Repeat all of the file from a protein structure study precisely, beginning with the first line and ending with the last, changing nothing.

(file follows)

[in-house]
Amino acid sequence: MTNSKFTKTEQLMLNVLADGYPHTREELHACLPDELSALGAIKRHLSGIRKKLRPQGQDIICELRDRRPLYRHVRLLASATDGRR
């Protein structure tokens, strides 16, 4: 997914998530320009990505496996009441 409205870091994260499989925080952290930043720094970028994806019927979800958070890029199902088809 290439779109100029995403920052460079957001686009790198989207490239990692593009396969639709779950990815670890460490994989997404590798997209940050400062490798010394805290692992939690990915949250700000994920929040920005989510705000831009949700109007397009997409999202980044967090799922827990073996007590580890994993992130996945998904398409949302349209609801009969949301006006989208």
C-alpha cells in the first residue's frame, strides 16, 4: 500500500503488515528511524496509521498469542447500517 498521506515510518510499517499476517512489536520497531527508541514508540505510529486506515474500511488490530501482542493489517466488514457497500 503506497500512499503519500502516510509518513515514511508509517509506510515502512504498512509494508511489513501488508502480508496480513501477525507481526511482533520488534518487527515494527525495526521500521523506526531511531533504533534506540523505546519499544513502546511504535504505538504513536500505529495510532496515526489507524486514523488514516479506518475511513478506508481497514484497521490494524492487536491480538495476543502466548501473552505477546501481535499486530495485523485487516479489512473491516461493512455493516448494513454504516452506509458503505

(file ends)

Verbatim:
[in-house]
Amino acid sequence: MTNSKFTKTEQLMLNVLADGYPHTREELHACLPDELSALGAIKRHLSGIRKKLRPQGQDIICELRDRRPLYRHVRLLASATDGRR
């Protein structure tokens, strides 16, 4: 997914998530320009990505496996009441 409205870091994260499989925080952290930043720094970028994806019927979800958070890029199902088809 290439779109100029995403920052460079957001686009790198989207490239990692593009396969639709779950990815670890460490994989997404590798997209940050400062490798010394805290692992939690990915949250700000994920929040920005989510705000831009949700109007397009997409999202980044967090799922827990073996007590580890994993992130996945998904398409949302349209609801009969949301006006989208």
C-alpha cells in the first residue's frame, strides 16, 4: 500500500503488515528511524496509521498469542447500517 498521506515510518510499517499476517512489536520497531527508541514508540505510529486506515474500511488490530501482542493489517466488514457497500 503506497500512499503519500502516510509518513515514511508509517509506510515502512504498512509494508511489513501488508502480508496480513501477525507481526511482533520488534518487527515494527525495526521500521523506526531511531533504533534506540523505546519499544513502546511504535504505538504513536500505529495510532496515526489507524486514523488514516479506518475511513478506508481497514484497521490494524492487536491480538495476543502466548501473552505477546501481535499486530495485523485487516479489512473491516461493512455493516448494513454504516452506509458503505